the interview for Pro Sport magazine.
'We spoke in English and I
have a recording of the interview,'
said Yuri Doud yesterday.
'Advocaat was the first to say there
was a problem, but we all know it is
there at Zenit.'
Jonathan Wilson, an
expert on Russian football
and author of the book
Behind The Curtain — Travels
in Eastern European
Football, says that 'uniquely
among Russia's top clubs, Zenit have
never fielded a black player'.
Wilson accepts that Zenit have
made steps to counter racism and
have an official policy of equal
opportunity, but he insists that their
fans reflect the reputation St Petersburg
has as one of Russia's most far right cities.
'While the club condemns the racism of some of
their fans, they take pride in how
Russian their team is,' said Wilson.
'Seven of the likely starting 11 in
Wednesday's final, including their
two real stars, Andrei Arshavin and
Konstantin Zyryanov, are Russian.
By contrast, when CSKA won the
UEFA Cup in 2005, they had six
Russians in their line-up but their two
most prominent players were Vagner
Love and Daniel Carvalho, who are
The failure to crack down on Zenit's
racist fan culture may already have
had fatal consequences. On the night
Zenit faced Olympique Marseille in
the UEFA Cup quarter-finals, Ghanaian
university student Justice Adjei,
20, was stabbed 36 times by a gang
of white youths.
'They attacked to kill but the victim
survived,' said Aliou Tunkara, the
president of St Petersburg's Africa
Union. 'Every time Zenit play a team
involving blacks, racial attacks in the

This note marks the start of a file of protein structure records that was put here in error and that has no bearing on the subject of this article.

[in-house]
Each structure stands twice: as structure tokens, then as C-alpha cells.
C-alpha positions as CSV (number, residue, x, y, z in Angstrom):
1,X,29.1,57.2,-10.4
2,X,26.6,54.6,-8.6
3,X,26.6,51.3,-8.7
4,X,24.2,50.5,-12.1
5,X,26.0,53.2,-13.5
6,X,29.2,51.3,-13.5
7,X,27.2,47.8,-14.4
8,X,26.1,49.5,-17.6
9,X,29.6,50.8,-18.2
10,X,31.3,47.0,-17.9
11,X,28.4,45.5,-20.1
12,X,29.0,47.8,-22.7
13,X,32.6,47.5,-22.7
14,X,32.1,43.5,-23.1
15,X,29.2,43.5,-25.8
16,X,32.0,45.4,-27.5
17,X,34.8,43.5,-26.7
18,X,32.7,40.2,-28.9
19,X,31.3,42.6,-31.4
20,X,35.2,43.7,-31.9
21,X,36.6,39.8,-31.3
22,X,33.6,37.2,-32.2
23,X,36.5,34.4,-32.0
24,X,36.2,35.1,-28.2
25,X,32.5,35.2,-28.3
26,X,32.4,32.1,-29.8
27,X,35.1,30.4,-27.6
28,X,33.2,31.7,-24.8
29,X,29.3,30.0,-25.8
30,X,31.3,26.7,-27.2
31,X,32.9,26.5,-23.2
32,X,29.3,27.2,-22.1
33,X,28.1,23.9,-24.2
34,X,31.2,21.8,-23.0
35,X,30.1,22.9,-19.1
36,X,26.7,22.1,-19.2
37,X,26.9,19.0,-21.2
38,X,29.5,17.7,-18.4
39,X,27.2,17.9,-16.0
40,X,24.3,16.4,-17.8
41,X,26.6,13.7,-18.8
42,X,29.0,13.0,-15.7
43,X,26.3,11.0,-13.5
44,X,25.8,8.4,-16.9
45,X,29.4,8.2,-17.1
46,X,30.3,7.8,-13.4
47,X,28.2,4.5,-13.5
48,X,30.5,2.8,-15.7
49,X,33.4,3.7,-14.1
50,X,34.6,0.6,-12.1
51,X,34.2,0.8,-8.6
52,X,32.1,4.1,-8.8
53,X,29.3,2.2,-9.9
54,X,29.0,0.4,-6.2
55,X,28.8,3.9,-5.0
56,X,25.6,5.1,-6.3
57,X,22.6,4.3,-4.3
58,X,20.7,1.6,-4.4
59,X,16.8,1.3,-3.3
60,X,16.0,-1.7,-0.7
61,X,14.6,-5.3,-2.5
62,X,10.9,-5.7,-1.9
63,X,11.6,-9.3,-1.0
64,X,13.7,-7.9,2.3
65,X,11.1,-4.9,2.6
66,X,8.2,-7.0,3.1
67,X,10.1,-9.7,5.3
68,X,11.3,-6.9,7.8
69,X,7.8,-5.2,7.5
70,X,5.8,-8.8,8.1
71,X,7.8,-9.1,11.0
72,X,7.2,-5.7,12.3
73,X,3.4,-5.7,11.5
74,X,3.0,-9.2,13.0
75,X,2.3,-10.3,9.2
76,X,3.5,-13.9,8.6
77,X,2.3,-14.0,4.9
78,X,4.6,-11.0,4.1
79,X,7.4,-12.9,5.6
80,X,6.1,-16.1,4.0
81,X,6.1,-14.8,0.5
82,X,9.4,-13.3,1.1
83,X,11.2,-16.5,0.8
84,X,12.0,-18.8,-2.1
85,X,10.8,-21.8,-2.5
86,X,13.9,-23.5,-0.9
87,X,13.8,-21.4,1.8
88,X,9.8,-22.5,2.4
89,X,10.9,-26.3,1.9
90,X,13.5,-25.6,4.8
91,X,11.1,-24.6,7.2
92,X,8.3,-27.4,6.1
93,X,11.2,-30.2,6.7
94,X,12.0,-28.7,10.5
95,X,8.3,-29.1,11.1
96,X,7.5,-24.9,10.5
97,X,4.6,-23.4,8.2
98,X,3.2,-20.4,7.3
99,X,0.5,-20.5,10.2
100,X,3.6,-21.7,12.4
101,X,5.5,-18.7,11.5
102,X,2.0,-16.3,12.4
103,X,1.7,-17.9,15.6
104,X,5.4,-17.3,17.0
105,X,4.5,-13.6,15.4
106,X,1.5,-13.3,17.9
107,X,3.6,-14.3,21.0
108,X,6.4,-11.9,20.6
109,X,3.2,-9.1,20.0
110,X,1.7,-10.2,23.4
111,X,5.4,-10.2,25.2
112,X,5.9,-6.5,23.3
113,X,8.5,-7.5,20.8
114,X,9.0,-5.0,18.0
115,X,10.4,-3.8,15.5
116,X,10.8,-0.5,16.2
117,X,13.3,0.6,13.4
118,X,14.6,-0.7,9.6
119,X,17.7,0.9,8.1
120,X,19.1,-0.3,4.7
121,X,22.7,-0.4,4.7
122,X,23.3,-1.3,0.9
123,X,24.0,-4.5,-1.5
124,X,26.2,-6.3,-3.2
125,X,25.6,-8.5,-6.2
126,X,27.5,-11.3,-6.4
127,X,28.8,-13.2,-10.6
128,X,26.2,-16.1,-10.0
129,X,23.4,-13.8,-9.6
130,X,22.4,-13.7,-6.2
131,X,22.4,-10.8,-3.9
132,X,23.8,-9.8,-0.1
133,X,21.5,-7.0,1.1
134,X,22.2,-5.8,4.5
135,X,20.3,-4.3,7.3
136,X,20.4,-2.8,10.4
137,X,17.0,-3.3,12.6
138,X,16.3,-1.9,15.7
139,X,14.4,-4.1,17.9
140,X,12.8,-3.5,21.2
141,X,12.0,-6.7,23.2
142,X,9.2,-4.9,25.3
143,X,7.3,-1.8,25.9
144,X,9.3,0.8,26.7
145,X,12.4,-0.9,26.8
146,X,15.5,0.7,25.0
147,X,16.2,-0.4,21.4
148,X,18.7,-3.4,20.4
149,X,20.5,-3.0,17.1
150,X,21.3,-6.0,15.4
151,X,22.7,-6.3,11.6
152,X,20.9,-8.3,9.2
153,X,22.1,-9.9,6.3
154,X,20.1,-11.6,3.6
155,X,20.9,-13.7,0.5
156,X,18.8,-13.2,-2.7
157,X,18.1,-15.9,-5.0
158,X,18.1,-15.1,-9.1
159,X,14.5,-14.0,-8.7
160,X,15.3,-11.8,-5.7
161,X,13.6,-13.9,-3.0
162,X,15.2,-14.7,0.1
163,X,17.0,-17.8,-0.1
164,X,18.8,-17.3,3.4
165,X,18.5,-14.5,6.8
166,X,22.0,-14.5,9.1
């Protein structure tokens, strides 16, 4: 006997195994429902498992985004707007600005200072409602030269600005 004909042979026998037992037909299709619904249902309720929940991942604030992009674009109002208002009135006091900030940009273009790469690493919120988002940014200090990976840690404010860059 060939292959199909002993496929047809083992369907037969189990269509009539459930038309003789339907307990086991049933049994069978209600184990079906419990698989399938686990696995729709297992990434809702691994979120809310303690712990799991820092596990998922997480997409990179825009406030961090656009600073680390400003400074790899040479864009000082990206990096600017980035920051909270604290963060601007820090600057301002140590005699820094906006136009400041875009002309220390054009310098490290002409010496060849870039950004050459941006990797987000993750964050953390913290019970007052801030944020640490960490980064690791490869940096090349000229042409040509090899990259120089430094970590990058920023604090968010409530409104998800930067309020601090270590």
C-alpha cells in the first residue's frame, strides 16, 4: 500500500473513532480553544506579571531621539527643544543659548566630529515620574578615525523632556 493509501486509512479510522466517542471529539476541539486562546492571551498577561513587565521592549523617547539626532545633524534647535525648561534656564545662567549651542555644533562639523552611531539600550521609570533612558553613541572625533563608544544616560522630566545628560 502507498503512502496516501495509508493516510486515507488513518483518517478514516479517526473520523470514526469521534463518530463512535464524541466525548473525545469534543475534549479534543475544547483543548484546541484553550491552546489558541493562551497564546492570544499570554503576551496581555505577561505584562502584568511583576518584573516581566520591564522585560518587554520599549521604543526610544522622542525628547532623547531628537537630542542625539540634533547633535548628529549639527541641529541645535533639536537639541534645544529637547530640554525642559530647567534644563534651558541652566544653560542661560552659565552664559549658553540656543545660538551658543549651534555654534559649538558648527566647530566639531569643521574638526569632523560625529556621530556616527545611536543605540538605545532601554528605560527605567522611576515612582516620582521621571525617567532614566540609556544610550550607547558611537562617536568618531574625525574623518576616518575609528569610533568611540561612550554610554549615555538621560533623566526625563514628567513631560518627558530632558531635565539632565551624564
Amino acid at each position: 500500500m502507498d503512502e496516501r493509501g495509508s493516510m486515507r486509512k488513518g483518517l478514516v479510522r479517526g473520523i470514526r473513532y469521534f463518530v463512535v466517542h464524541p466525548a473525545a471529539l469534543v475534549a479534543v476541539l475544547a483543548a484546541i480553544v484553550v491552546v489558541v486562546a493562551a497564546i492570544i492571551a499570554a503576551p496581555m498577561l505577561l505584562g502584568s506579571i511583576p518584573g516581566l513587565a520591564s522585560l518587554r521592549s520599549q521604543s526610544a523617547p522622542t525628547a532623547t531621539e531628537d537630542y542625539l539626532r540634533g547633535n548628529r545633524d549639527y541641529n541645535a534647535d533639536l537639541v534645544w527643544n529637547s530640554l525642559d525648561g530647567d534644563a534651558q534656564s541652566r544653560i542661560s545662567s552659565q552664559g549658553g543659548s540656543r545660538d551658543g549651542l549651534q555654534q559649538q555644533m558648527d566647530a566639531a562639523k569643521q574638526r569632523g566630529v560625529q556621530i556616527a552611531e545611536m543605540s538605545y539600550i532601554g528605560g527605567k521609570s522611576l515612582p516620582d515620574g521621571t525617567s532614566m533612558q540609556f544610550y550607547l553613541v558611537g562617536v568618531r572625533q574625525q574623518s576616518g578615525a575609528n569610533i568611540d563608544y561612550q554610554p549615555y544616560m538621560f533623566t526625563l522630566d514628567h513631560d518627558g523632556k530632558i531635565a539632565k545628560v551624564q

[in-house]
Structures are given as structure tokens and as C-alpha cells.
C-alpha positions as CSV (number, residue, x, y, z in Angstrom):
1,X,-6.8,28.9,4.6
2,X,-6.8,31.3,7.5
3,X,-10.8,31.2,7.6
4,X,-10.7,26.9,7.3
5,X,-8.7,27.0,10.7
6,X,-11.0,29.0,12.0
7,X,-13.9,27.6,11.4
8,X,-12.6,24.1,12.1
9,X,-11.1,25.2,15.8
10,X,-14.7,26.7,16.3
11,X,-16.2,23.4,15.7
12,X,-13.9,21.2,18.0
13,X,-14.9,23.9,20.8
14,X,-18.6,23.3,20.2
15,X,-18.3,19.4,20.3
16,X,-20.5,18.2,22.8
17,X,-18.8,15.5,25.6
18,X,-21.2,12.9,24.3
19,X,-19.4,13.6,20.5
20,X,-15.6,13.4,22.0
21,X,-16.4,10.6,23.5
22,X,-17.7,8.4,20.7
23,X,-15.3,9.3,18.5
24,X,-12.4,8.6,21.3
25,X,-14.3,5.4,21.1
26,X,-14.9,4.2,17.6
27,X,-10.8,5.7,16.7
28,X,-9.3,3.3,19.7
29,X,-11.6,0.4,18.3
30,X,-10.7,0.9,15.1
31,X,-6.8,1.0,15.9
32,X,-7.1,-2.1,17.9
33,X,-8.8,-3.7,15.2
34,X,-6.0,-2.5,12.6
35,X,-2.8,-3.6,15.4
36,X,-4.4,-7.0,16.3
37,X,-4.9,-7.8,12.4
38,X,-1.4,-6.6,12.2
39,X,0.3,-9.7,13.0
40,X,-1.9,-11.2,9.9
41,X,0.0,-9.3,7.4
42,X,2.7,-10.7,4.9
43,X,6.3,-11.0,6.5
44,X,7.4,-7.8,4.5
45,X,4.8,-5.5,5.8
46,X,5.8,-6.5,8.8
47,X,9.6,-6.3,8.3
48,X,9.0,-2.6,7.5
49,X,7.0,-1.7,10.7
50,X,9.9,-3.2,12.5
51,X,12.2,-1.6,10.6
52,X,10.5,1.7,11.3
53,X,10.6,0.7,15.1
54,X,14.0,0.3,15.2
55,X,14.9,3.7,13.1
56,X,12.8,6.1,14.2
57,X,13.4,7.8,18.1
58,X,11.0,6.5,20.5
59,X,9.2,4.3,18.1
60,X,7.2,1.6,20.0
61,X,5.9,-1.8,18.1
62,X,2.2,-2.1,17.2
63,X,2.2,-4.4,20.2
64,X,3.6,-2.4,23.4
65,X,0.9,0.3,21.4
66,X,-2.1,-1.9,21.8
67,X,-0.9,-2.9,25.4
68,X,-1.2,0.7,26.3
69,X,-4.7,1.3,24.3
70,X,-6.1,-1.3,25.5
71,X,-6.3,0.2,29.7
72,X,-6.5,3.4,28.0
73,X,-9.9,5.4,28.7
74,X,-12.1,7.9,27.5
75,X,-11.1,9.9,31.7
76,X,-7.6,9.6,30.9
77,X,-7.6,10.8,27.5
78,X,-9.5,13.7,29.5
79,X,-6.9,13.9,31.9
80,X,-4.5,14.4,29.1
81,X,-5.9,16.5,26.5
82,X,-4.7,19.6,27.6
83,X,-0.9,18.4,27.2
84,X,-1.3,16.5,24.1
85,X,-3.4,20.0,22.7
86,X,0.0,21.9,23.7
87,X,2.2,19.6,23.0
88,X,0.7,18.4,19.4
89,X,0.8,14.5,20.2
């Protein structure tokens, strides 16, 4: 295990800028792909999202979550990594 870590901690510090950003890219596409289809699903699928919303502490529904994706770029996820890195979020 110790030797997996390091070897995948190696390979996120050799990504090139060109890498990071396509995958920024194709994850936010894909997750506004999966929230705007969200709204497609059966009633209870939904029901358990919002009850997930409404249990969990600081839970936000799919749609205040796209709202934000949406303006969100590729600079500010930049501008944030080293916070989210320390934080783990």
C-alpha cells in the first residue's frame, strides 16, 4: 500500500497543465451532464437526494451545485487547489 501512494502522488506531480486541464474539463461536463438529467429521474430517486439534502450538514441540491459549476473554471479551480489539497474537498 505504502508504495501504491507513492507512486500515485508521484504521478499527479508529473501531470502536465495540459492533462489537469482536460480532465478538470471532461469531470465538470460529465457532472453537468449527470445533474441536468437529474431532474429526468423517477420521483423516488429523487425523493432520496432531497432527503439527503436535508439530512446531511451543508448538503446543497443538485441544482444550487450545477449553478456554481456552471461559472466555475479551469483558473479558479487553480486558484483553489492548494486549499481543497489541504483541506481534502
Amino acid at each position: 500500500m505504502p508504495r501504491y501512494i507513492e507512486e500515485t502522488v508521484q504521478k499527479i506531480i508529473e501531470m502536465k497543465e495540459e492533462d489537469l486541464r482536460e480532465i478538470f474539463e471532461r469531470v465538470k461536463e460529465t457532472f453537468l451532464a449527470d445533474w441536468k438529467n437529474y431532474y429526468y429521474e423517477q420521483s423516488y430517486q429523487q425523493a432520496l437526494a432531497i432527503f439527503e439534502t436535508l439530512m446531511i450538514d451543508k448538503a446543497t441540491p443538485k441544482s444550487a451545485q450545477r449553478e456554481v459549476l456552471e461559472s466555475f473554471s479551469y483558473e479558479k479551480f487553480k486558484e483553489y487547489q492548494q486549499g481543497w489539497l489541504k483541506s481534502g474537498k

stadium turn into violence on the
The attack took place before kick-off and no direct link has been
established to the club's supporters.
But another African student, Maira
Mkamam, was stabbed six times
in the chest and stomach last
November on the night that Zenit won
the Russian championship as fans celebrated
throughout the city.
UEFA's disciplinary commission are
currently considering allegations by
Olympique Marseille of racist abuse
directed at their black players by Zenit
Marseille's president, Pape Diouf,
said: 'All the witnesses agree there were
acts of racism against some of our players.
My first feeling is contempt. We
will use all our means to defend our
players. I feel disgusted.'
A Zenit statement after the
Marseille game rejected suggestions
that the club were institutionally racist.
The club and players have taken part
in programmes designed to fight racism
and Zenit have displayed an anti-racist
banner at their stadium this season.
They also condemned fans who racially
abused Brazilian Antonio Geder, the captain of Russian club Saturn, in
March 2006. But the city of St Petersburg
has a reputation for racist attacks.
While UEFA's public stance against
racism is unequivocal, with numerous
initiatives and grassroots work to fight
discrimination, the fines imposed by
their disciplinary commission have
often seemed paltry.
In 2003 Patrick Vieira, then at Arsenal,
accused UEFA of 'hypocrisy' after
fining clubs just a few thousand pounds
when he experienced a particularly
gruesome night of racist abuse at a
Champions League fixture in Valencia.
In response, UEFA fined Vieira £2,300
for criticising them.
Since then UEFA's disciplinary commission
have imposed marginally
stronger punishments. The Serbian FA
were fined £17,000 when their fans
racially abused England's black players
at an Under-21 tournament last season.
Now, with Zenit St Petersburg poised
to play on English soil, Europe's football
rulers face further pressure to hold
clubs responsible for the racist views of